“My visit here was great and I progressed very fast. I’m well with no more back pain after the third visit! I am very thankful for the improvement the staff here sent me home with. I’m fully recovered.”
It’s a common misconception that we humans have only one joint at the knee. A joint is the place at which two bones are joined to allow for movement. Tech-
nically, we have two joints at each knee. The three bones that make up the two joints are the femur (thighbone), the tibia (shinbone) and the patella (knee cap). The first joint—the patellofemoral, or PFJ—joins the kneecap and thighbone. The second joint—the tibiofemoral, or TFJ—joins the thigh and shinbone.
Every year, millions of Americans replace the TFJ knee joint, though it’s not always the joint causing the pain. In my experience, the PFJ is usually the main culprit behind knee pain, although total knee replacement surgery involves replacing the surfaces of the TFJ.
Pain from PFJ irritation can be severe, even crippling. It starts on the underside of the knee- cap, grinding in the hollowed groove of the femur during weightbearing activities, such as walking up and down steps, standing for any length of time, walking, running and participat- ing in sports.
Our physical therapists have had great suc- cess eliminating this irritation with simple exercises, stretching and deep-tissue massage.
In my experience, the PFJ joint—not the TFJ joint—is the primary source of pain and physi- cal limitation. I’ve helped many patients who had already scheduled a knee replacement to cancel surgery by working on the “correct” knee joint.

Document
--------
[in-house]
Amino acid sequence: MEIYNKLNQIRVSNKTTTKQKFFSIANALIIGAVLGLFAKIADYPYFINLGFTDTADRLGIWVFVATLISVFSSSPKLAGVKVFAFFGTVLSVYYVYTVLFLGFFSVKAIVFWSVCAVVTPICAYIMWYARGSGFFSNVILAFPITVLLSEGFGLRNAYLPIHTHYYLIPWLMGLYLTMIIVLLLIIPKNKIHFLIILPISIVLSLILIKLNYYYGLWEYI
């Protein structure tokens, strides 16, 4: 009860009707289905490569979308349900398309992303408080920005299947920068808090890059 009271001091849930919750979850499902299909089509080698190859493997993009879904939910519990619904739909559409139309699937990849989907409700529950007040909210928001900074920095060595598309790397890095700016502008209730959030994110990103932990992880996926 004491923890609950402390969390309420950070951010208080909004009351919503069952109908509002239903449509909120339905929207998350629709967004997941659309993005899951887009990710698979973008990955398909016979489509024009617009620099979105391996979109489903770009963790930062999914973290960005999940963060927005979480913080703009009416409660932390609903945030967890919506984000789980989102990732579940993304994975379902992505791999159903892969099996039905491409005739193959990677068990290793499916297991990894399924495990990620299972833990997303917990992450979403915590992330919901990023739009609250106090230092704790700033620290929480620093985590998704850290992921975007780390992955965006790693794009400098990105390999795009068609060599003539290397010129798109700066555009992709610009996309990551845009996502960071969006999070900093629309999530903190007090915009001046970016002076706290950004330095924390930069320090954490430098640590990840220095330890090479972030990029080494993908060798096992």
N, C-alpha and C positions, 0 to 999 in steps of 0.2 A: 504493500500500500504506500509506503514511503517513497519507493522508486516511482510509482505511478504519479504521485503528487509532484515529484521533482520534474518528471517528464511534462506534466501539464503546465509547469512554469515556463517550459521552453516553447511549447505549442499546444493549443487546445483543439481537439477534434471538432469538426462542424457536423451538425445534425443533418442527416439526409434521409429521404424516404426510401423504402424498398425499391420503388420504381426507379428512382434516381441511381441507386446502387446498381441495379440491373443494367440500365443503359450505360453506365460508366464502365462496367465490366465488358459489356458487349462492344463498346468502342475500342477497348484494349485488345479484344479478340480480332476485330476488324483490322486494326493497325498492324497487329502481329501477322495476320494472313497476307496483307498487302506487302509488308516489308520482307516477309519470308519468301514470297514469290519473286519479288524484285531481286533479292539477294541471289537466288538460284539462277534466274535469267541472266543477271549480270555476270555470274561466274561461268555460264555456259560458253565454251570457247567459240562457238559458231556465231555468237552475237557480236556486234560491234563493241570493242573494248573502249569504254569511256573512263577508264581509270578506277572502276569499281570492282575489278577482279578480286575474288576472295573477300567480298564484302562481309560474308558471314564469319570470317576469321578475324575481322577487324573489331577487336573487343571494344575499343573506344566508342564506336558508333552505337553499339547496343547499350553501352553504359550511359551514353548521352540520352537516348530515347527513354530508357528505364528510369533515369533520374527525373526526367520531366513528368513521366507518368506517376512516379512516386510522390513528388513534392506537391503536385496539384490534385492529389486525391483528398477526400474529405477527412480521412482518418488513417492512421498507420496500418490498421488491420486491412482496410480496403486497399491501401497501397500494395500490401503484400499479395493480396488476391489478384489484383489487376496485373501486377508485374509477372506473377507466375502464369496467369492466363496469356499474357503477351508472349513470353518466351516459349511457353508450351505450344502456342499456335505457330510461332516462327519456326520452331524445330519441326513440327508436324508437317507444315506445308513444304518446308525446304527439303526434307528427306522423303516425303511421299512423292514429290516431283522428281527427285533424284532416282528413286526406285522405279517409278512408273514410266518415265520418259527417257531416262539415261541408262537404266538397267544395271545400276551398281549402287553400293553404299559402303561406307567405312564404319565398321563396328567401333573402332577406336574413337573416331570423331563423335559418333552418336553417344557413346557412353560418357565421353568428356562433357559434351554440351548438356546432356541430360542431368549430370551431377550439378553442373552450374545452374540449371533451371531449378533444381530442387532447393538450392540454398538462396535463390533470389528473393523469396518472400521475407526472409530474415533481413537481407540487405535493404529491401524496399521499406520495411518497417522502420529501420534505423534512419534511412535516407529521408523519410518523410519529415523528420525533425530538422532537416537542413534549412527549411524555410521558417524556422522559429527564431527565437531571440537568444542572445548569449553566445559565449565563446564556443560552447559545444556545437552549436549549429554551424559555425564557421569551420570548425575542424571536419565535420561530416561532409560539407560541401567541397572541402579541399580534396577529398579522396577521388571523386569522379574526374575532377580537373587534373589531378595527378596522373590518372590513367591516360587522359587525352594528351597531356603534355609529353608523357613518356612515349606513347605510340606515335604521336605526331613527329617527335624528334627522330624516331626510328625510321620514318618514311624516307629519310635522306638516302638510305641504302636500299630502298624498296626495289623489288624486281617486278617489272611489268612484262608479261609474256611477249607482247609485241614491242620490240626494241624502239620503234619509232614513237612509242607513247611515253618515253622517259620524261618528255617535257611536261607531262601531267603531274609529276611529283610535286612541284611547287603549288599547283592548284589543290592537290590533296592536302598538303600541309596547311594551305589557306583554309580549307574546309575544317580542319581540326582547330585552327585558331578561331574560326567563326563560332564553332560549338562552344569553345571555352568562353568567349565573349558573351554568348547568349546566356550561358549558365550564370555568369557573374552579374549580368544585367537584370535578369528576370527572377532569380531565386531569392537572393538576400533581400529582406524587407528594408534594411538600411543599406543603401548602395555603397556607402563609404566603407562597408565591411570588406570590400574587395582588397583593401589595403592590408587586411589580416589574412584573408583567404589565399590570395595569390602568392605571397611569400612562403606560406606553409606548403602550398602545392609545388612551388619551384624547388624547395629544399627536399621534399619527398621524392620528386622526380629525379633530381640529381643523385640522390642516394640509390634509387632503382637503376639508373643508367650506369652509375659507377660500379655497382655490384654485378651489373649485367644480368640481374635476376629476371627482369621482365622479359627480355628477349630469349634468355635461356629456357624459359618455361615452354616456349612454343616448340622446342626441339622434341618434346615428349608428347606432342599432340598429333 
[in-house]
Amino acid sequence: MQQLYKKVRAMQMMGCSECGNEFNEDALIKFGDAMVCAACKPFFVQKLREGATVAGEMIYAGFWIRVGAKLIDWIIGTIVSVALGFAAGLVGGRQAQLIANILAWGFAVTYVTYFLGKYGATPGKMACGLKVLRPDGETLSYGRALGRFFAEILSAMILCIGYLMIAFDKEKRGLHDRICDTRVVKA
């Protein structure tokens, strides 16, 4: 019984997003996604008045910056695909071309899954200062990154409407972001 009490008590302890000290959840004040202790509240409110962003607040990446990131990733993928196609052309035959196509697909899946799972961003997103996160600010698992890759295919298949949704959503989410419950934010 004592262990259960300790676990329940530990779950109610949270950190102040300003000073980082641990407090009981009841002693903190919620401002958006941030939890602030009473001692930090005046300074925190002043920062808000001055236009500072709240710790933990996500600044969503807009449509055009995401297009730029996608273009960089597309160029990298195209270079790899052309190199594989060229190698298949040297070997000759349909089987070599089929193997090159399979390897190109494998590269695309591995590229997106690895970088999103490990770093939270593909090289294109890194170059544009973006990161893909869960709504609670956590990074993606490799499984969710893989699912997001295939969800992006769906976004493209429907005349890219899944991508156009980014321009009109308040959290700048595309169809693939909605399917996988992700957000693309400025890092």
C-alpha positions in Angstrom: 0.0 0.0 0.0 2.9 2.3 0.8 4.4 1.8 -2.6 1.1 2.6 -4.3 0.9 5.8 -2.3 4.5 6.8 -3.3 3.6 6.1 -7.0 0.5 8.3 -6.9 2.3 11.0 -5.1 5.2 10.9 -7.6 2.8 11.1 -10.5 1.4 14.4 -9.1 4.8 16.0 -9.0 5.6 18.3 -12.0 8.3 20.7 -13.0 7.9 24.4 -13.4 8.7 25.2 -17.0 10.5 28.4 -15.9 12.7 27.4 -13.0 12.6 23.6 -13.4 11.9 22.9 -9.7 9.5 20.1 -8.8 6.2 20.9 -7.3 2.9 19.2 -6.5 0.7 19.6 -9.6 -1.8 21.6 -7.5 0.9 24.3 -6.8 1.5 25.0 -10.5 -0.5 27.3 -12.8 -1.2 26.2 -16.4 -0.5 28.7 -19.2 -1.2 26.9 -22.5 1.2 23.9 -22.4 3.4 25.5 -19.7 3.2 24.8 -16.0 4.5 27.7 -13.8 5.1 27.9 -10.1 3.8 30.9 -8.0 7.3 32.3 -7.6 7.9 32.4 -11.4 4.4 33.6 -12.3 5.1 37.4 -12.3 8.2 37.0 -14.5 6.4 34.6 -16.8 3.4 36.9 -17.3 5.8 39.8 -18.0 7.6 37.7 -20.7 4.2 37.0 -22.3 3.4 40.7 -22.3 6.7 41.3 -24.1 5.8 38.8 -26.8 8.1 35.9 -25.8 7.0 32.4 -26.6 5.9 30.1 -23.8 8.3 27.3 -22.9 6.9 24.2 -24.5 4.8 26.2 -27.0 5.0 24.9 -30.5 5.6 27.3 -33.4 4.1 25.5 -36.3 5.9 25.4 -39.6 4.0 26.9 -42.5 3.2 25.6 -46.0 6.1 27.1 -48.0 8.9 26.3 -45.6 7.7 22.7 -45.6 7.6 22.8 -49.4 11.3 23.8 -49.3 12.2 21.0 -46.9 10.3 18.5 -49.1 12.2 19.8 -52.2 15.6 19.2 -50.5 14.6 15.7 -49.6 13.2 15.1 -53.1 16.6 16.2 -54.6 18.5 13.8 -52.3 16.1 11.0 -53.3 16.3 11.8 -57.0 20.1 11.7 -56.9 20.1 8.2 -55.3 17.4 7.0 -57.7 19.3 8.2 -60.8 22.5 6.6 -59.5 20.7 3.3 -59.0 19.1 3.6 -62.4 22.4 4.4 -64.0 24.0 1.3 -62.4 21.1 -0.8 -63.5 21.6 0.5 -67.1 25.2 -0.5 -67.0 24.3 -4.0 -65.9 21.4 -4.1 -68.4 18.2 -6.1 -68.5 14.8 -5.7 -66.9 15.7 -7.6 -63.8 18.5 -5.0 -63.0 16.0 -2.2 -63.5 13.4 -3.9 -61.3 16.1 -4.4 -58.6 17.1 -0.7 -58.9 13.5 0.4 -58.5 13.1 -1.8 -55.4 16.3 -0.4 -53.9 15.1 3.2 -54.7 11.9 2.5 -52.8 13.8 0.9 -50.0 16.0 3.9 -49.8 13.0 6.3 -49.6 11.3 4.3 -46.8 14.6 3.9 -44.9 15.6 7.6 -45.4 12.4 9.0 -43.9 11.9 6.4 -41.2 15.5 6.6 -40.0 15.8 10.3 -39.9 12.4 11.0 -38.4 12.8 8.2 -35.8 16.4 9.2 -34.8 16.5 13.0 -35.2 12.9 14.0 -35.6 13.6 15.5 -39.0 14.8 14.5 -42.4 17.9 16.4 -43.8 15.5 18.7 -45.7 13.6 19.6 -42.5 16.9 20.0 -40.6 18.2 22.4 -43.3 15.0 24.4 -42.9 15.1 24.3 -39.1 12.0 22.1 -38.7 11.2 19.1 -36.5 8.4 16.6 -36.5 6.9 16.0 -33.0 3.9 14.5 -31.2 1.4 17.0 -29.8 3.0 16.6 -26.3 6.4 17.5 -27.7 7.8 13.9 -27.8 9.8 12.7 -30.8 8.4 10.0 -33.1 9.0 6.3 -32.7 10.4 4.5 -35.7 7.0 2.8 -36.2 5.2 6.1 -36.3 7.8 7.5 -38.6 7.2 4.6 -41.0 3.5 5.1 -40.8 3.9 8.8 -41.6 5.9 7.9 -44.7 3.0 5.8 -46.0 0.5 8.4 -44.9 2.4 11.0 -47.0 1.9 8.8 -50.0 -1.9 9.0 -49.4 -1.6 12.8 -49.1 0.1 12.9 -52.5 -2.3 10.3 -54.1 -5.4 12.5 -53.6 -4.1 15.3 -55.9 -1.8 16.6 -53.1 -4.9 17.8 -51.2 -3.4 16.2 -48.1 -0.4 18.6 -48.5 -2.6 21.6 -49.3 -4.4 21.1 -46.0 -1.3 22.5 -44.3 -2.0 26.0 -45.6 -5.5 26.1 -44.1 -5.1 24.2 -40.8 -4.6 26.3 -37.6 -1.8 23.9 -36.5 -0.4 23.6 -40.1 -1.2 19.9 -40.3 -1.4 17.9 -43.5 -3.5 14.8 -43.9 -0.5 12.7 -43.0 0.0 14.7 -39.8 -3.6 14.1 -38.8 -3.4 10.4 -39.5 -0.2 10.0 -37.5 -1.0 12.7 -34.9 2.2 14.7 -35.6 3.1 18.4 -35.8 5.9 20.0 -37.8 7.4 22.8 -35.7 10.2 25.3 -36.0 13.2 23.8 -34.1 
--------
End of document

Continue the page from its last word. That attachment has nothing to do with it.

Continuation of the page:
The scenario is all too common. A patient vis- its an orthopedist complaining of fairly sudden knee pain. X-rays taken during the examination reveal arthritis of the TFJ. The “bone-on-bone” appearance of the TFJ on X-rays, along with the patient’s severe knee pain, leads to the diagno- sis of osteoarthritis. It can be very easy to link the arthritis of the TFJ to the patient’s severe knee pain, even though the pain is most likely caused by the PFJ.
Unfortunately, the surgical procedure for this diagnosis is a total knee replacement. The point is that although “arthritis” may appear on an X-ray between the tibia and femur, the TFJ may not be the source of the pain.
I have discovered that my patients’ knee pain may be caused by irritation between the patella and femur, the PFJ.
Fortunately, physical therapy treatments have been successful for patients with arthri- tis of the PFJ. I’ve seen hundreds of patients who have pain at the top and underside of their kneecaps—along with an X-ray diagnosis of “bone-on-bone” osteoarthritis—who never need a total knee replacement after physical therapy treatments.
Are there patients for whom total knee replacement has eliminated their pain? Yes. Had these patients exhausted all less-invasive forms of treatment before visiting the operating room? Sometimes yes, sometimes no.
If a patient’s knee pain is caused by the wearing away of cartilage and subsequent “bone-on-bone” of the femur and tibia, I would agree that he or she may benefit from a total knee replacement. However, for most of my patients with knee pain, that pain was brought on by irritation of the PFJ, not by the TFJ that was replaced.
Physical therapy can be a welcome alterna- tive for patients with knee pain, because it is less invasive than total knee replacement sur- gery. I always tell my patients that unless their pain involves a life-threatening diagnosis, for which their doctor feels immediate surgery is required, the least invasive treatment option is usually best. Physical therapy, in my experience, has provided patients with far more successful outcomes—and the fewest side effects.
If you are experiencing knee pain, a good physical therapist will be able to identify which knee joint is causing your pain and set up a treatment plan. That plan will include deep- tissue massage, stretching, progressive resistive exercises and ultrasound and electrical stimu- lation. If total knee replacement ultimately is required, knowing that a surgeon already has explored less-invasive forms of treatment may bring some comfort.
Avoid the knee-jerk reaction of going under the knife. Visit a local physical therapist first to discover the cause of your pain.